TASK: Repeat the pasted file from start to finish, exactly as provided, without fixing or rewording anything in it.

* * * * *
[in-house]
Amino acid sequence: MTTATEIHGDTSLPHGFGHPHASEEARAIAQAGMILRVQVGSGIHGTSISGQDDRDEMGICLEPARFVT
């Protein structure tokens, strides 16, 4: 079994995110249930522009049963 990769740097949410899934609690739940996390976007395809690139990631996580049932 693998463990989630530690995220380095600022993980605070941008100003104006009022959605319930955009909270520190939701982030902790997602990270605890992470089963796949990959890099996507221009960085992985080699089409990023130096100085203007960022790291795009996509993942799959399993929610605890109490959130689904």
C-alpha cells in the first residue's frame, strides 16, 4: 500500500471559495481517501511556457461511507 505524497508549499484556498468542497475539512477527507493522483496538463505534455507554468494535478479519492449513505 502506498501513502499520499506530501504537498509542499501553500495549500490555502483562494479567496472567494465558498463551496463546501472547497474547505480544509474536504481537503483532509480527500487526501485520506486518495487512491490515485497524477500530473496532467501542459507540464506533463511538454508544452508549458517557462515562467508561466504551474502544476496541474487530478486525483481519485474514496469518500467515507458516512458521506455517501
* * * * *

[in-house]
Amino acid sequence: MTTATEIHGDTSLPHGFGHPHASEEARAIAQAGMILRVQVGSGIHGTSISGQDDRDEMGICLEPARFVT
């Protein structure tokens, strides 16, 4: 079994995110249930522009049963 990769740097949410899934609690739940996390976007395809690139990631996580049932 693998463990989630530690995220380095600022993980605070941008100003104006009022959605319930955009909270520190939701982030902790997602990270605890992470089963796949990959890099996507221009960085992985080699089409990023130096100085203007960022790291795009996509993942799959399993929610605890109490959130689904």
C-alpha cells in the first residue's frame, strides 16, 4: 500500500471559495481517501511556457461511507 505524497508549499484556498468542497475539512477527507493522483496538463505534455507554468494535478479519492449513505 502506498501513502499520499506530501504537498509542499501553500495549500490555502483562494479567496472567494465558498463551496463546501472547497474547505480544509474536504481537503483532509480527500487526501485520506486518495487512491490515485497524477500530473496532467501542459507540464506533463511538454508544452508549458517557462515562467508561466504551474502544476496541474487530478486525483481519485474514496469518500467515507458516512458521506455517501